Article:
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Politics and law from a British perspective (hence Politics LAW BloG): ''People who like this sort of thing...'' as the Great Man said

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Tuesday, October 12, 2004

Times panjandrums sermonise on Miller-Plame

It's not often, I suspect, one sees
By ARTHUR OCHS SULZBERGER JR., chairman and publisher, and RUSSELL T. LEWIS, chief executive, The New York Times
in the 'newspaper of record'.

And no bad thing too, if their effort yesterday is anything to go by. The lede sets the tone:
Last Thursday, a federal district judge ordered a New York Times reporter, Judy Miller, sent to prison. Her crime was doing her job as the founders of this nation intended. Here's what happened and why it should concern you.


(Since when is she referred to in the paper by that diminutive? No doubt it tested well in focus groups - the Big Bad Administration (of Georgie Bush, that would be) picking on poor lil' Judy.)

After reciting the facts, the pair get onto their pitch:
The press simply cannot perform its intended role if its sources of information - particularly information about the government - are cut off. Yes, the press is far from perfect. We are human and make mistakes. But, the authors of our Constitution and its First Amendment understood all of that and for good reason prescribed that journalists should function as a "fourth estate."

Thus, an industry casually shriven of two hundred odd years of abuses. And the fourth estate was held so dear in the American polity that - to give but one example - it was a mere 140 years from the making of the First Amendment before the unconstitutionality of prior restraint was established [1].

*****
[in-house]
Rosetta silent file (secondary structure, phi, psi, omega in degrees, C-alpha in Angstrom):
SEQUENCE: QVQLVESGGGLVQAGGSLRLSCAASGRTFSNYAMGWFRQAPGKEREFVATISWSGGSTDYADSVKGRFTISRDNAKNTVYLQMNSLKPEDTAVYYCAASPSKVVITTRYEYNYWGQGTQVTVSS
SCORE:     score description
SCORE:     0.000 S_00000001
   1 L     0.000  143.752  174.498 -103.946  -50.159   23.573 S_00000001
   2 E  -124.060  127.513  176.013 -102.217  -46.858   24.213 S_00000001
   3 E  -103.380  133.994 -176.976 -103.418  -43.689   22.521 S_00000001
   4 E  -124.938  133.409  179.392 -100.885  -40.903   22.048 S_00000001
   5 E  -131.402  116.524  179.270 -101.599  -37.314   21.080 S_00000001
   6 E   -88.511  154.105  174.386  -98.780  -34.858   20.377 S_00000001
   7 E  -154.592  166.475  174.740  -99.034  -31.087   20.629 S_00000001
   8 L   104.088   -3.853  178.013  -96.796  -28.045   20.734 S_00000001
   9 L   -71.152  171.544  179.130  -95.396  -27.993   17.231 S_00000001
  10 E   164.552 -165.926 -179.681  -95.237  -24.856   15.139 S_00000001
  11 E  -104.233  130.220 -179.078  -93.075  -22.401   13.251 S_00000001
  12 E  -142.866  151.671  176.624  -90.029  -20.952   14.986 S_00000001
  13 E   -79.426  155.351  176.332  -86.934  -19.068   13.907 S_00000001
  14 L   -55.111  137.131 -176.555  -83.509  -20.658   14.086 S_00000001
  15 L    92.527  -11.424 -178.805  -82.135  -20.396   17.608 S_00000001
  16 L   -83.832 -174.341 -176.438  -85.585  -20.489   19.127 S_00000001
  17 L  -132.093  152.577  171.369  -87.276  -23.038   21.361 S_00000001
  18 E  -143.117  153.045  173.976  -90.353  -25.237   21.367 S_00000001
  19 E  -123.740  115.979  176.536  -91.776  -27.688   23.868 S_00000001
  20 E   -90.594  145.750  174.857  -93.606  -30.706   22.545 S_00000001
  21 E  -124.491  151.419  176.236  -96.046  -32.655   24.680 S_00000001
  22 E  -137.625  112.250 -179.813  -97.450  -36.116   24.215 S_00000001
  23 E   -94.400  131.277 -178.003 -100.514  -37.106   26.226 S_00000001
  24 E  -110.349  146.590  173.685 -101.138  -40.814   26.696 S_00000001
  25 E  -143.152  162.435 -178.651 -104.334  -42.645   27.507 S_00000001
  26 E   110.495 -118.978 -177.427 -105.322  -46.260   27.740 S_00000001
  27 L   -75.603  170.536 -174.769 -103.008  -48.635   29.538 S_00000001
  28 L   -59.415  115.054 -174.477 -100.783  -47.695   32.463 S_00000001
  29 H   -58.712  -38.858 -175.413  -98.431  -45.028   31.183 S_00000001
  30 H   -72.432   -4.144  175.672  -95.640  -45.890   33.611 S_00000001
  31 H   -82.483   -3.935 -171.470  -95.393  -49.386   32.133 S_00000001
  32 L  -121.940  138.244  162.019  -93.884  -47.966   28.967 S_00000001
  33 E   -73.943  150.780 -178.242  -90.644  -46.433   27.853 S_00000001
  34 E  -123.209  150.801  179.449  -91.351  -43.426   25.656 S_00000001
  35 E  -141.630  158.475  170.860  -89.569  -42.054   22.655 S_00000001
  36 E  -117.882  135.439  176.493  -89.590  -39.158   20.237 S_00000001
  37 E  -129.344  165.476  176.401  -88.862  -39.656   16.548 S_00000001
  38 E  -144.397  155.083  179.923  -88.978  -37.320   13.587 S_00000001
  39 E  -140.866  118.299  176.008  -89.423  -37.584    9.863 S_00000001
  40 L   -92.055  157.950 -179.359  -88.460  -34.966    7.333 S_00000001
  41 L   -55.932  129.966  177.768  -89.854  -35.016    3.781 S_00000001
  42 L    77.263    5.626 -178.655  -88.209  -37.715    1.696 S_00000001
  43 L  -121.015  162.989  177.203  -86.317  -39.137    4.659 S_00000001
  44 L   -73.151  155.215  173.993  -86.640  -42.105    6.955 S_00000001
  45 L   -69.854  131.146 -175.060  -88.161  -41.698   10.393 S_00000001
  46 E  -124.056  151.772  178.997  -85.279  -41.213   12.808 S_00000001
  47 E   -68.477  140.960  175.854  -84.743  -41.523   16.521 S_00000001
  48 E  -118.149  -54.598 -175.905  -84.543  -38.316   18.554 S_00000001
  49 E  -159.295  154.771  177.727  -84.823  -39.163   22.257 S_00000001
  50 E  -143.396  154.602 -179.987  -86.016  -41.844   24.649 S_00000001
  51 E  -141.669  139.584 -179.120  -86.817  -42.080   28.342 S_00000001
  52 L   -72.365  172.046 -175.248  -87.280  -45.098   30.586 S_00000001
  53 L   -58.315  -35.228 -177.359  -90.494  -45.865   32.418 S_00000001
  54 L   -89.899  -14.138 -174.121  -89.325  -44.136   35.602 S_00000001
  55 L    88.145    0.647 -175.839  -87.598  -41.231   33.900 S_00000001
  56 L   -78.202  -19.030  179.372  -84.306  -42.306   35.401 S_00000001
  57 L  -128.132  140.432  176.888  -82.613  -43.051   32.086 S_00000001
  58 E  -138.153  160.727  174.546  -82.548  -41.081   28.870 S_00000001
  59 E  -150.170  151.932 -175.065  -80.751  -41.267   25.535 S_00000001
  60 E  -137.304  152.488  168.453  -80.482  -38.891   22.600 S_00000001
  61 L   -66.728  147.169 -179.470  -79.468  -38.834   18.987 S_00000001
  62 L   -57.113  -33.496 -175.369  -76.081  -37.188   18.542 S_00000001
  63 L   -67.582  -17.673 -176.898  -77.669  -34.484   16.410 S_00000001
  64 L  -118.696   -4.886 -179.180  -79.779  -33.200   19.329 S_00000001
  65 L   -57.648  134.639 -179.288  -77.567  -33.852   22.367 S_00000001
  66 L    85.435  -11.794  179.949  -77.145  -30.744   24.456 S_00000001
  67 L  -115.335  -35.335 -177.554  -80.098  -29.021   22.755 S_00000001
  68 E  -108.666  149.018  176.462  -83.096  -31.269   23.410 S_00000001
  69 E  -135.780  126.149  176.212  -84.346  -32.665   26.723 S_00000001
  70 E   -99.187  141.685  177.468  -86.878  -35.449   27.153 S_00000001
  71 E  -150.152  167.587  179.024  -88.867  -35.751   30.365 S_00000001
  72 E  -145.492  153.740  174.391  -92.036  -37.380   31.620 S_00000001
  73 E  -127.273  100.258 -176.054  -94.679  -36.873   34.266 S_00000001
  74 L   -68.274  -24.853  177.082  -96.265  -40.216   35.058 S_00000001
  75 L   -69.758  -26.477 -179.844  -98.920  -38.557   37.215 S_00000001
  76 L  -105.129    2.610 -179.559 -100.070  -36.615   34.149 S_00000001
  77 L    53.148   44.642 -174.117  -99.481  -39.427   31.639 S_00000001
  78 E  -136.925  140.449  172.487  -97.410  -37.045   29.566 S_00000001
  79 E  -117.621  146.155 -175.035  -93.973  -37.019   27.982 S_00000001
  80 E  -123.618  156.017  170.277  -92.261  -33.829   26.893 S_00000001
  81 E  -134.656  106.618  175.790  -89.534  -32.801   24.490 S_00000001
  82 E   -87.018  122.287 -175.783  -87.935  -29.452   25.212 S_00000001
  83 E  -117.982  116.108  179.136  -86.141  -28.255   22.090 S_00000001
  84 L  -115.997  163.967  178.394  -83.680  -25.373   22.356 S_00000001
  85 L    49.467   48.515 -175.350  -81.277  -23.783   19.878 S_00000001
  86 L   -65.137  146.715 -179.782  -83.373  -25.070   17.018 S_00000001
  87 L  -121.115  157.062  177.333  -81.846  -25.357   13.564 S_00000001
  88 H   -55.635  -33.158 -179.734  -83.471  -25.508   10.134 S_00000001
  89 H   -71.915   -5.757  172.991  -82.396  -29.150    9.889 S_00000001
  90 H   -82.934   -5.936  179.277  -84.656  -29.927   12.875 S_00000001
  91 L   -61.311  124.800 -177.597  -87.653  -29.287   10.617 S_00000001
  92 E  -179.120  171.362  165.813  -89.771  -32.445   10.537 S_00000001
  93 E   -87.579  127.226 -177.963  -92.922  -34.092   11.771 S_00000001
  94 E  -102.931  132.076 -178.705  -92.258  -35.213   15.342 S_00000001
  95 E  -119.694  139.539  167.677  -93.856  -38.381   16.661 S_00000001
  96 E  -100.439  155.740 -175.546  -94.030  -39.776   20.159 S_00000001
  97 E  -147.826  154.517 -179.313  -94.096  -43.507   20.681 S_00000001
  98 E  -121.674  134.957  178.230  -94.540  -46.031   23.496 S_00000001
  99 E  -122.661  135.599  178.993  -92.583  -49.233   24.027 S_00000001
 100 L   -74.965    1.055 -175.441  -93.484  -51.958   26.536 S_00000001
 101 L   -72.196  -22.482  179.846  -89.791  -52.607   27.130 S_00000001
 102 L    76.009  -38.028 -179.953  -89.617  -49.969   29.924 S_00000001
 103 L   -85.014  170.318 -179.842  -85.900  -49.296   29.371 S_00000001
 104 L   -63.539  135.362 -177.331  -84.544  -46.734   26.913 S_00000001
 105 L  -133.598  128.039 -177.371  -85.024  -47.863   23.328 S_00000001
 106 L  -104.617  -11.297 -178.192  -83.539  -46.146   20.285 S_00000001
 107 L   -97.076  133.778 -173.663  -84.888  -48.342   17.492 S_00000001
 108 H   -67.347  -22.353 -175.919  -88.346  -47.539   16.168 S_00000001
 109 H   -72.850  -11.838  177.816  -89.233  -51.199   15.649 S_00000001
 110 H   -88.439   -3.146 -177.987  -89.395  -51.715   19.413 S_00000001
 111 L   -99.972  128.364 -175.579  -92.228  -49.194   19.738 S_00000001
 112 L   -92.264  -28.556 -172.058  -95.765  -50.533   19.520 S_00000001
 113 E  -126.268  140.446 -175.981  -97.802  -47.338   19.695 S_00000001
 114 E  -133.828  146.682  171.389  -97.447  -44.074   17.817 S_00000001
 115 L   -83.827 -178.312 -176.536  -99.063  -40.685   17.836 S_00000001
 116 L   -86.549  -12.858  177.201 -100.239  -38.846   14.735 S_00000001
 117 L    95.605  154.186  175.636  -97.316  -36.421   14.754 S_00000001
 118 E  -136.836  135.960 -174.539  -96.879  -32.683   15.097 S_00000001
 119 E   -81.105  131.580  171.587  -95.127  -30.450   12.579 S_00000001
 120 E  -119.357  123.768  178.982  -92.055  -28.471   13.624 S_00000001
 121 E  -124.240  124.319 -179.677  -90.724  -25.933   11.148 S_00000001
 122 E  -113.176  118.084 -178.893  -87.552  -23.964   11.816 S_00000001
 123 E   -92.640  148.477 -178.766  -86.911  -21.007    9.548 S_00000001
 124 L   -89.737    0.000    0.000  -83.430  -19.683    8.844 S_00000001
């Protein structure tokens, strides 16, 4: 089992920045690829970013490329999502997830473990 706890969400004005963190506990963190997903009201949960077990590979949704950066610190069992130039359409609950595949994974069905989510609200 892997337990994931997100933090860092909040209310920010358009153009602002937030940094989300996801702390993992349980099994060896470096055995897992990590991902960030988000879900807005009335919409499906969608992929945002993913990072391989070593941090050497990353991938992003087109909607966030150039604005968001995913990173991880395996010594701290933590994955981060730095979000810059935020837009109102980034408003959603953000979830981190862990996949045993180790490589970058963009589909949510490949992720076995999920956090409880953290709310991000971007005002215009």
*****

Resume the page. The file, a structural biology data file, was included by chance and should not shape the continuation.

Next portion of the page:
On such delusional foundations, it is hard to build anything of value. The piece calls on
Congress to follow the lead of the states and enact a federal shield law for journalists.

An OJR piece says that
Congress, meanwhile, has never enacted a federal shield law, though dozens of bills have been introduced.
and quotes an ASNE counsel as saying
Unfortunately it's a difficult thing to get accomplished because media organizations really want an absolute privilege and a lot of legislators want a limited privilege that would apply only when absolutely needed, in certain circumstances for certain people. That has made it difficult to get a groundswell of support.

It is just possible that the reason why Branzburg is such a dog's breakfast is precisely because delimiting a reporter's privilege that respects the citizen's right to see the law effectively enforced is so damned difficult!

Displays of outrage from the scarcely disinterested locale of the NYTCo's executive suite are scarcely likely to assist.

(Since this mythical statute would not - surely? - be retrospective, it wouldn't do La Miller much good, either.)

  1. In Near v Minnesota.


On the substantive issue, I'm handicapped in forming an opinion by ignorance of the res.

One or two potentially interesting URLs (the first two PDF) have cropped up that might serve to fill the void: a January 2004 law review article Protecting Journalists from Compelled Disclosure: A Proposal for a Federal Statute by Jennifer Elrond; a 2000 Joan Shorenstein Center article The Reporter's Privilege: Then and Now by Stephen Bates; a site The Reporter's Privilege ("a complete compendium of information on the reporter's privilege"); a short piece on reporters' shield laws: a 2002 AJR piece on the Vanessa Leggett saga.

Earlier pieces here on Plame and reporters' privilege August 10, August 13 and August 20.

MORE (December 17)

Some more interesting URLs, mostly PDF:

A 2004 law review article by Edward L Carter Reporter's Privilege in Utah.

A New York City Bar Association paper on The Federal Common Law of Journalists' Privilege.

A piece from an emanation of the ABA on the Valerie Leggett case, with some history of reporter's privilege.

A law review article by Leslie Warren A Critique of an Illegal Conduct Limitation on the Reporters' Privilege Not to Testify.

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